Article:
I am proud to say that my kids love books. I used to worry that I would somehow fail to pass on my love of reading to them when, as babies, they preferred to sit on or chew books rather than look at them. All the parenting books and the commercials on PBS Kids were telling me that I needed to be reading to my kids for 30 minutes a day. I just hoped that somehow the magic of reading was being absorbed osmotically as they teethed away on Are You My Mother? Yesterday I walked in on the above scenario and was so proud that Emma was passing on her love of reading to the Bitty Twins. Charlie went to sleep reading Go Dog Go the other night. He was lying on his tummy, his footed-jammie feet crossed in the air, holding a flashlight and studying the pages. Scenes like that make my heart melt. I'm sure people who are good at sports probably get that feeling when they see their preschooler throw a ball or make a slam dunk or whatever it is you do in sports. I get that feeling when I see my kids reading. I can't wait for them to decode the mysterious markings on the pages and figure out how all those black lines create whole worlds for them to explore. Then they will really be hooked.
I have to admit, while I love to read, I'm a terrifically slow reader. Since kids have come into my life I am like beyond slow. I think it's because I read like a writer, or maybe more like an English teacher...reading every sentence as though I wrote it, questioning punctuation and tense along the way. I've never been one of those people who can just breeze through a book, put it down and have no idea what happened. I unwrap each sentence like it's a little gift from the author to me. This is great and all, but it is not great for getting through books while kids are fake skateboarding and having princess weddings around you. I generally only get the time to read after kids have gone to bed in the hour or two I have to myself which is also the allotted time slot for watching TV with Brandon, talking to Brandon, cleaning up the most offensive areas of our house, catching up on emails, writing my blog, writing my novel, and staring at a blank wall while no one talks to me or asks me for milk. I am an introvert and I need my staring at a blank wall time or I get cranky.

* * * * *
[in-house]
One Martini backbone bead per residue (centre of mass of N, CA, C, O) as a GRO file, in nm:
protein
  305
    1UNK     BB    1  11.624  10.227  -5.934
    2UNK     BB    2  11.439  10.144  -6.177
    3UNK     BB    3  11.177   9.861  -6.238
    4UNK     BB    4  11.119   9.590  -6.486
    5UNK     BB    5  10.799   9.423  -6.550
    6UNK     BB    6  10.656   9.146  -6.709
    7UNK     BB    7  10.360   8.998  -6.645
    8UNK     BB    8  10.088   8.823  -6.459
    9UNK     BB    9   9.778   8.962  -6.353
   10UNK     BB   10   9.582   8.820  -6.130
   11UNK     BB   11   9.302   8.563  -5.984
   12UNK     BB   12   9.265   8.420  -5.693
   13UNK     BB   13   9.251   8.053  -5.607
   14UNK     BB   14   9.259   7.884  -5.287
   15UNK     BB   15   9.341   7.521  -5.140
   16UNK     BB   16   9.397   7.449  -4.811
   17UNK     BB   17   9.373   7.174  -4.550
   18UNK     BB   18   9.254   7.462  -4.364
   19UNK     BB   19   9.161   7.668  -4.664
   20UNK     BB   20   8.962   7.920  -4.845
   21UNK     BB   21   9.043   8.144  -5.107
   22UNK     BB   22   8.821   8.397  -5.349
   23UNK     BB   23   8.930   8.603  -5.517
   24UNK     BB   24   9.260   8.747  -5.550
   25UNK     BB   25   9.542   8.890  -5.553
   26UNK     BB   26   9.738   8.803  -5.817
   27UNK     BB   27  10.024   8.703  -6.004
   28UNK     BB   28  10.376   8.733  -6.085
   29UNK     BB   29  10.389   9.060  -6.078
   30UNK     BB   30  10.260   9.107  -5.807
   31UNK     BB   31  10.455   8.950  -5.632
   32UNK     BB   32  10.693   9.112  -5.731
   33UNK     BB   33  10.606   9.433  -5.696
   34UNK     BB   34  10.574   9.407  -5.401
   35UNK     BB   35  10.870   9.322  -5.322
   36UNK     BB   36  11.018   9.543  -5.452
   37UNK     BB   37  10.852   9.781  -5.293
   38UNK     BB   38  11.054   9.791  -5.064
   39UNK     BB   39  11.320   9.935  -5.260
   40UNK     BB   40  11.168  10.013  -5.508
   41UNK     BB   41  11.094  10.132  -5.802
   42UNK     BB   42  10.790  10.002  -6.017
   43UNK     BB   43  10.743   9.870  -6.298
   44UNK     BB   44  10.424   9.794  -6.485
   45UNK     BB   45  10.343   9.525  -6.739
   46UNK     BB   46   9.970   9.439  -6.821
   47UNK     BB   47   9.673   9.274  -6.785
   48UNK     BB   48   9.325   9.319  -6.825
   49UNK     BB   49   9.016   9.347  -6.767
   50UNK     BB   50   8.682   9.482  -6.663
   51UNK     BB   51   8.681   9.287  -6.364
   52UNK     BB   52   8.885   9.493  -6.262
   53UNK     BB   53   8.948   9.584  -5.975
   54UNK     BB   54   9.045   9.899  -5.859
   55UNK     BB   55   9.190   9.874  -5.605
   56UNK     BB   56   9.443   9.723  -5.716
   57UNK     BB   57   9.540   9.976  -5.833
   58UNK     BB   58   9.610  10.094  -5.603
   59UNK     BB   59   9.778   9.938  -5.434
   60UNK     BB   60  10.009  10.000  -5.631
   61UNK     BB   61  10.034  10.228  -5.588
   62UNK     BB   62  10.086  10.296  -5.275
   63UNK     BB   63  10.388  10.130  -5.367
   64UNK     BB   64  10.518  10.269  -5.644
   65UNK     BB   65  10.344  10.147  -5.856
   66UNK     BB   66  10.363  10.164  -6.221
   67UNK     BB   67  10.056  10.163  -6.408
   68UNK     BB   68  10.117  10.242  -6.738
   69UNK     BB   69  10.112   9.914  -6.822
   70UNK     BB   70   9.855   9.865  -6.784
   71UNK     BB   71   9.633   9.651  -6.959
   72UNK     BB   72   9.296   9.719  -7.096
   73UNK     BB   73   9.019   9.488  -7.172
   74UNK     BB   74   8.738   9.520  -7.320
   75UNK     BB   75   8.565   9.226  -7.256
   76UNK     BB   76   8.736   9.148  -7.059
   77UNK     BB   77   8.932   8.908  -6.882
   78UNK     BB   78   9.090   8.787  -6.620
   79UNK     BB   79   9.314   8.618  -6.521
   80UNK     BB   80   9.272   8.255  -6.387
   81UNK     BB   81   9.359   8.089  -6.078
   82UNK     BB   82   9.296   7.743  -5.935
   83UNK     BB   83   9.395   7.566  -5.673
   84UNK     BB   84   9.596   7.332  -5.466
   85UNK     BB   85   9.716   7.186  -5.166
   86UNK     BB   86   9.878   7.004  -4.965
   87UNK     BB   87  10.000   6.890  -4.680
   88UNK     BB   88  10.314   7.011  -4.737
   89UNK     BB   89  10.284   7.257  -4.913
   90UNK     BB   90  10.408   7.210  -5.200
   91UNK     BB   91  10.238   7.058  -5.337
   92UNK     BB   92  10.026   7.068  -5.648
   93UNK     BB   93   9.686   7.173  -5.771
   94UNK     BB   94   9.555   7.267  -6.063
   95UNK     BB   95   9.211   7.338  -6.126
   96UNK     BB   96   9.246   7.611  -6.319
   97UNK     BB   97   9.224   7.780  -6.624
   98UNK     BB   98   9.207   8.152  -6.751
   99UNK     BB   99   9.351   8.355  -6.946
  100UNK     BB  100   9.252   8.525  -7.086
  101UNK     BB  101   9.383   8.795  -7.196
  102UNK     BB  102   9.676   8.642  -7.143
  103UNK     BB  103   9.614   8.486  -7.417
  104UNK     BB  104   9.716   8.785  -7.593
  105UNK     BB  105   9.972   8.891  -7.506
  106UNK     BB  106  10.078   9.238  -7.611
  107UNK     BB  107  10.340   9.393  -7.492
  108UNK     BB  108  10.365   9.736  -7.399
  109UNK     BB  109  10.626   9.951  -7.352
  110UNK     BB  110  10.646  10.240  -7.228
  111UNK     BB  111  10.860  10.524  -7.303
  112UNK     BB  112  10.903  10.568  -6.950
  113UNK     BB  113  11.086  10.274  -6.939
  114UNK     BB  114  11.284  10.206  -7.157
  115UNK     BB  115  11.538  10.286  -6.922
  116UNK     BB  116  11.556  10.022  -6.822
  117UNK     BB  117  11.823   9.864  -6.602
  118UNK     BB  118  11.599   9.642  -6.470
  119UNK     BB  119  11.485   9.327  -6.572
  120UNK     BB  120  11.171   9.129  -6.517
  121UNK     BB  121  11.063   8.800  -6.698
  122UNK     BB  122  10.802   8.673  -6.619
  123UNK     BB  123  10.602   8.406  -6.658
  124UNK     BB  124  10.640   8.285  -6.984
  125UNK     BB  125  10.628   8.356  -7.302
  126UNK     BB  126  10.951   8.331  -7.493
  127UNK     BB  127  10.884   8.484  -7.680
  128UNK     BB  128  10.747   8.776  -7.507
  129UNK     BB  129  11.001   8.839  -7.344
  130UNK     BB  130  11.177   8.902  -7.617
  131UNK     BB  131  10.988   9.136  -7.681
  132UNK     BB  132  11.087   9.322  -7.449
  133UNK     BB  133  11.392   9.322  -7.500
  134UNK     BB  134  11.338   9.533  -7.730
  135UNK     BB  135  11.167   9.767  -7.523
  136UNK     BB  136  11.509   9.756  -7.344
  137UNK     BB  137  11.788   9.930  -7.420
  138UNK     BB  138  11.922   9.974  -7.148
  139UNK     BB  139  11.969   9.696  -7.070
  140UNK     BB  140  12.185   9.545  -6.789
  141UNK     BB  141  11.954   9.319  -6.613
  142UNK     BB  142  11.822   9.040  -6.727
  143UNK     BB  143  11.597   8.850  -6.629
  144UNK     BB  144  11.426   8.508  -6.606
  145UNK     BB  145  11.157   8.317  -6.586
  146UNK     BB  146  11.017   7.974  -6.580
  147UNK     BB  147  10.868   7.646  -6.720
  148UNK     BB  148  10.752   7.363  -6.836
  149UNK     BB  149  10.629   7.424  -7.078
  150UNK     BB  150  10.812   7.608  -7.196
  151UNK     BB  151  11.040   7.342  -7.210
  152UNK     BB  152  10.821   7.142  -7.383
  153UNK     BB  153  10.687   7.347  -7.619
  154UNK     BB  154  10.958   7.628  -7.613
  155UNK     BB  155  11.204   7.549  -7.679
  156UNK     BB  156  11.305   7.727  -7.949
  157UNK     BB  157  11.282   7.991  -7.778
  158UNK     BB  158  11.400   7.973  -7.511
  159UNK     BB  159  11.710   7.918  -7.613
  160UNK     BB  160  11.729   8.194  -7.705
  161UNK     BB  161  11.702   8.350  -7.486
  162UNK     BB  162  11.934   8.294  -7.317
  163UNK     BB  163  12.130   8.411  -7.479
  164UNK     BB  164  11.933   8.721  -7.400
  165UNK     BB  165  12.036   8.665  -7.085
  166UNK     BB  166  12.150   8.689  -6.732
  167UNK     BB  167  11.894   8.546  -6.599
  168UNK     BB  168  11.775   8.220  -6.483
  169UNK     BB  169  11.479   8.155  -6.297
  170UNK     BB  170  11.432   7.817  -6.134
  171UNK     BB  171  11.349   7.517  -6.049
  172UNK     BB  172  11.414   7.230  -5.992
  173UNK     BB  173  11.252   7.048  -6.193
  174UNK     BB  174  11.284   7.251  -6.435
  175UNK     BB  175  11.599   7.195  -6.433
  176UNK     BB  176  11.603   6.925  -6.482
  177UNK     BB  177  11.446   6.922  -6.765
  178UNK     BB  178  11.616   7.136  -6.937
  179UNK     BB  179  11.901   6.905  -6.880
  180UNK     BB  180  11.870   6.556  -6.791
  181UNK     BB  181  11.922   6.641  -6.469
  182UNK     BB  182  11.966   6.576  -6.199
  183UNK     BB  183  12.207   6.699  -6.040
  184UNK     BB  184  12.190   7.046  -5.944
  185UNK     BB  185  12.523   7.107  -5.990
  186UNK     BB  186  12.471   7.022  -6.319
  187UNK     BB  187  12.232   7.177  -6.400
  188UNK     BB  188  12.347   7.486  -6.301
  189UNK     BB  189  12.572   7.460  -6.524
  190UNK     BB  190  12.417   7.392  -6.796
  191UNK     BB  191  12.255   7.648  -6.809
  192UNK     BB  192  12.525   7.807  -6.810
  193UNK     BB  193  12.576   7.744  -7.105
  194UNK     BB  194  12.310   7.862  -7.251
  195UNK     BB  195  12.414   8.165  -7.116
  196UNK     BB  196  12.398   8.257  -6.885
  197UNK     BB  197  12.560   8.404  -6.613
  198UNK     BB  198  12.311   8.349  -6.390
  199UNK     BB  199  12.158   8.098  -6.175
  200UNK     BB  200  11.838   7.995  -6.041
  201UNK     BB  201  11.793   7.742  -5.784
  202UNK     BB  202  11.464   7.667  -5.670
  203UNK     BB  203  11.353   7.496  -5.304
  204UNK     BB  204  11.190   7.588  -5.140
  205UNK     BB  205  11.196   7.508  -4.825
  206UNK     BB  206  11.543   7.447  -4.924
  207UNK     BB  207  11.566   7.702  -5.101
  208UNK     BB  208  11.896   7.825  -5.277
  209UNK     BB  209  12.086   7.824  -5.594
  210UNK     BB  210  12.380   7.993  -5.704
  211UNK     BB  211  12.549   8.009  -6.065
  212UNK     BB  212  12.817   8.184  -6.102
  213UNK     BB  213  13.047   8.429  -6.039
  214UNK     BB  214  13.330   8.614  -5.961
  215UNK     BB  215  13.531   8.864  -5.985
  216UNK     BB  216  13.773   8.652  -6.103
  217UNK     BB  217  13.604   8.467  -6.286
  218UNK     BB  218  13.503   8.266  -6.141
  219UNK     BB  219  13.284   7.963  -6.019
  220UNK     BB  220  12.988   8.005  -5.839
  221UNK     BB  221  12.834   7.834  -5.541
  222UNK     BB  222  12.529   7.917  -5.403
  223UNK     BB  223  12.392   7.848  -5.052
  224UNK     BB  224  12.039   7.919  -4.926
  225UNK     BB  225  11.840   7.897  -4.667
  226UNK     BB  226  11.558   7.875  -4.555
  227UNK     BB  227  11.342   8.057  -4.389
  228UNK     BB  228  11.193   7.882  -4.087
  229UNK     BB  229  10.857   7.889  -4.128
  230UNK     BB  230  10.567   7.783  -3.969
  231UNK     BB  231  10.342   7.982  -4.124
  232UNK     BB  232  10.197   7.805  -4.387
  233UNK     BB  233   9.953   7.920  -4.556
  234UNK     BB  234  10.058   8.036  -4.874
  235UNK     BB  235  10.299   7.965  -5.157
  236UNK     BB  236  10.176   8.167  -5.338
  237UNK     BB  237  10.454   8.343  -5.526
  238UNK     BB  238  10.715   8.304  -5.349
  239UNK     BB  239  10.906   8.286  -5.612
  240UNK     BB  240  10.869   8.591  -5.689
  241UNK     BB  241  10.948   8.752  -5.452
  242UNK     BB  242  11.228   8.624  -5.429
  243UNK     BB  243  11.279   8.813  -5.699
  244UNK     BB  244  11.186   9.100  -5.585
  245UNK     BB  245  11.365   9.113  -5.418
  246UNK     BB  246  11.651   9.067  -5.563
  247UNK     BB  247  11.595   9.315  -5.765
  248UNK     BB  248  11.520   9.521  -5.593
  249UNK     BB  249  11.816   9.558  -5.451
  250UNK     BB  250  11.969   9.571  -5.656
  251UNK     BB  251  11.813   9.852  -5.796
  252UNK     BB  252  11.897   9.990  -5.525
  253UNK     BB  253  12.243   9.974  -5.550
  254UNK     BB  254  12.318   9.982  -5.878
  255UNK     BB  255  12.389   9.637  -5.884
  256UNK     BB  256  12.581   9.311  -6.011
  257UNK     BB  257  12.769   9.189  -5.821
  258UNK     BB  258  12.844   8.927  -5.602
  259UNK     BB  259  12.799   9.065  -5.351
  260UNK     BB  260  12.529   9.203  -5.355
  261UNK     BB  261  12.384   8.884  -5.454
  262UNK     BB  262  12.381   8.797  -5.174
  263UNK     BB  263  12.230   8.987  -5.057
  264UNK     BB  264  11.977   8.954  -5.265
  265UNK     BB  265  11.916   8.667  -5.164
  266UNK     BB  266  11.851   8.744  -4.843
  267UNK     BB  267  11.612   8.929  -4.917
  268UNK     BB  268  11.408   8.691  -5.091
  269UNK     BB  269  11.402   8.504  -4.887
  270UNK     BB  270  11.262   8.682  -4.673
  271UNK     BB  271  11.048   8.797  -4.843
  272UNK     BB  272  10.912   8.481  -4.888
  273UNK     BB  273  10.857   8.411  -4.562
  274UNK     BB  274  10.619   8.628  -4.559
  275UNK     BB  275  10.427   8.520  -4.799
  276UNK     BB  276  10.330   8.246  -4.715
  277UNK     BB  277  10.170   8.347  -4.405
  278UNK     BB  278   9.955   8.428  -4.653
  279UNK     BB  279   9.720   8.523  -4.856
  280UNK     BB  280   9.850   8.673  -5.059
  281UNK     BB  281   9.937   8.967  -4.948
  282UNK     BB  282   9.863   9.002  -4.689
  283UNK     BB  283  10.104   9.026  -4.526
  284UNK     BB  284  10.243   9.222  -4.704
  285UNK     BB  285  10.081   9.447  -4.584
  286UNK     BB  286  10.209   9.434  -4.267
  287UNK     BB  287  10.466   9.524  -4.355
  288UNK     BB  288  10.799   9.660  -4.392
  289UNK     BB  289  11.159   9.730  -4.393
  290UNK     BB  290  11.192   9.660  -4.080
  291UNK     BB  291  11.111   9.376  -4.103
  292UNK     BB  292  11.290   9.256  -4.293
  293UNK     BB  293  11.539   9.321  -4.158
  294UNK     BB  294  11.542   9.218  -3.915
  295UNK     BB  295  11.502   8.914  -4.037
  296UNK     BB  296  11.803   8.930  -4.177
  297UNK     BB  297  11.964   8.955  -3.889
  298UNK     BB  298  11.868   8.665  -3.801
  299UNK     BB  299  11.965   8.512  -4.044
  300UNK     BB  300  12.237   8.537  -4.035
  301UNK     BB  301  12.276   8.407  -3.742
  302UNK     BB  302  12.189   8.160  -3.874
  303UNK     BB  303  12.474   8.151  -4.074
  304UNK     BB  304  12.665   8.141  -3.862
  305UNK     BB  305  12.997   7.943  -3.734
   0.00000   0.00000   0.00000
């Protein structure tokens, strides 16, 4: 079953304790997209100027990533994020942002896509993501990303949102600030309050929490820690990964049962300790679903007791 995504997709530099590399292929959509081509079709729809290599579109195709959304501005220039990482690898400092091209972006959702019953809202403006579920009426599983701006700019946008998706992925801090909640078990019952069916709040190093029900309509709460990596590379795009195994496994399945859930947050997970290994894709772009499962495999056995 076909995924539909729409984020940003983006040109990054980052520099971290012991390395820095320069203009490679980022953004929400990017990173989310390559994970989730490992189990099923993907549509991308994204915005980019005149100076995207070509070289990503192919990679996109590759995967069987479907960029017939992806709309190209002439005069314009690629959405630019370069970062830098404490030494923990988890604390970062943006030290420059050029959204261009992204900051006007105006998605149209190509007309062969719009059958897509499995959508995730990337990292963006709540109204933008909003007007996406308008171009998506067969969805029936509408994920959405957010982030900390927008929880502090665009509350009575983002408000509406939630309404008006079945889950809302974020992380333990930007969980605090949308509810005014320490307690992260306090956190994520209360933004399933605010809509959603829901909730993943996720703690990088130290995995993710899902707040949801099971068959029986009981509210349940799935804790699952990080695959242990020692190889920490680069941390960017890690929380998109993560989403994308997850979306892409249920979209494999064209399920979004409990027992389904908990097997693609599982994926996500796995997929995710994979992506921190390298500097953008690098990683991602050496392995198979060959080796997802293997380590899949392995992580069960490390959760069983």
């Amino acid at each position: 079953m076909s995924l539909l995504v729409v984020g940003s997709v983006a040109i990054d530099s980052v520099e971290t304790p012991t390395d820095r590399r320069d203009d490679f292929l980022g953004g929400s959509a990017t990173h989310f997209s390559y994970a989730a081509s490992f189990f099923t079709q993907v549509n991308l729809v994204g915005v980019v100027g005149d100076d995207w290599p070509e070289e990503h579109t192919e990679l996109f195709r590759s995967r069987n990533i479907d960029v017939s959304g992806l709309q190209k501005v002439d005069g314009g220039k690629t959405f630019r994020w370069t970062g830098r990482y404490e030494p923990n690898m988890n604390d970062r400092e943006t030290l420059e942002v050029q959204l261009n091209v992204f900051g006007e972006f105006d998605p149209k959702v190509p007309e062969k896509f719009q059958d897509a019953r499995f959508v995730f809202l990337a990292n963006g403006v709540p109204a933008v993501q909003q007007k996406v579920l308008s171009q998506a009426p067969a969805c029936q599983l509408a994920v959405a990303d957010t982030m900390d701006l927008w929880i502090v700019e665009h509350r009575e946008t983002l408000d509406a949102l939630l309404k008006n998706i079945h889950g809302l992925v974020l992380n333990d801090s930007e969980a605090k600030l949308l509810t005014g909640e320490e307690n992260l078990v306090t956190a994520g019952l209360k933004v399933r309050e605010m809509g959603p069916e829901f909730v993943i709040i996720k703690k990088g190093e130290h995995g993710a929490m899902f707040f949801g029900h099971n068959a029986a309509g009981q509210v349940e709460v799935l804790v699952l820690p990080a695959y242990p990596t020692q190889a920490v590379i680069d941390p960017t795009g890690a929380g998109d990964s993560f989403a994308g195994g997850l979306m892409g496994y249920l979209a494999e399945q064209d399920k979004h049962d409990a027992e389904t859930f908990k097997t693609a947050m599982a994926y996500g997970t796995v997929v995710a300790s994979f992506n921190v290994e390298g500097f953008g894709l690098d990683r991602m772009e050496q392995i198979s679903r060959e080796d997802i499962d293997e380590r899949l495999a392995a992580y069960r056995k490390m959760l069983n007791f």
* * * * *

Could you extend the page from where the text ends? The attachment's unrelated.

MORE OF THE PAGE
So, anyway, this is my elaborate, guilty way of telling you that I have barely read any of Atonement. I fully intend to read it, but poor Atonement has been having to wait in line behind my reading of other things, like my writing group buddy Brooke's fabulous manuscript, a book called Letter from Point Clear (which I recommend), and now the latest tool of procrastination has been Jennifer Weiner's Little Earthquakes, which is a very fast (even for me) read about new motherhood. I am reading it ostensibly to get ideas for my own writing, but really I'm reading it because I just love the Mom/chick lit genre. I'm not ashamed to admit it. So, anyway, poor little Ian McEwan has been patiently waiting in line and his turn is coming, but I think I need some kind of a deadline to help me. When should we schedule our little book discussion? Want to say six weeks from now? That would be April 26thish. Sound good?
If you're looking for new books for your kids to read, here's a cool tool from Scholastic...Write in a title of a book that your kids are currently loving and then click on the Bookalike button and it will find similar books at the same reading level. For example I typed in "Thomas the Tank Engine" and here's what it came up with. Pretty neat.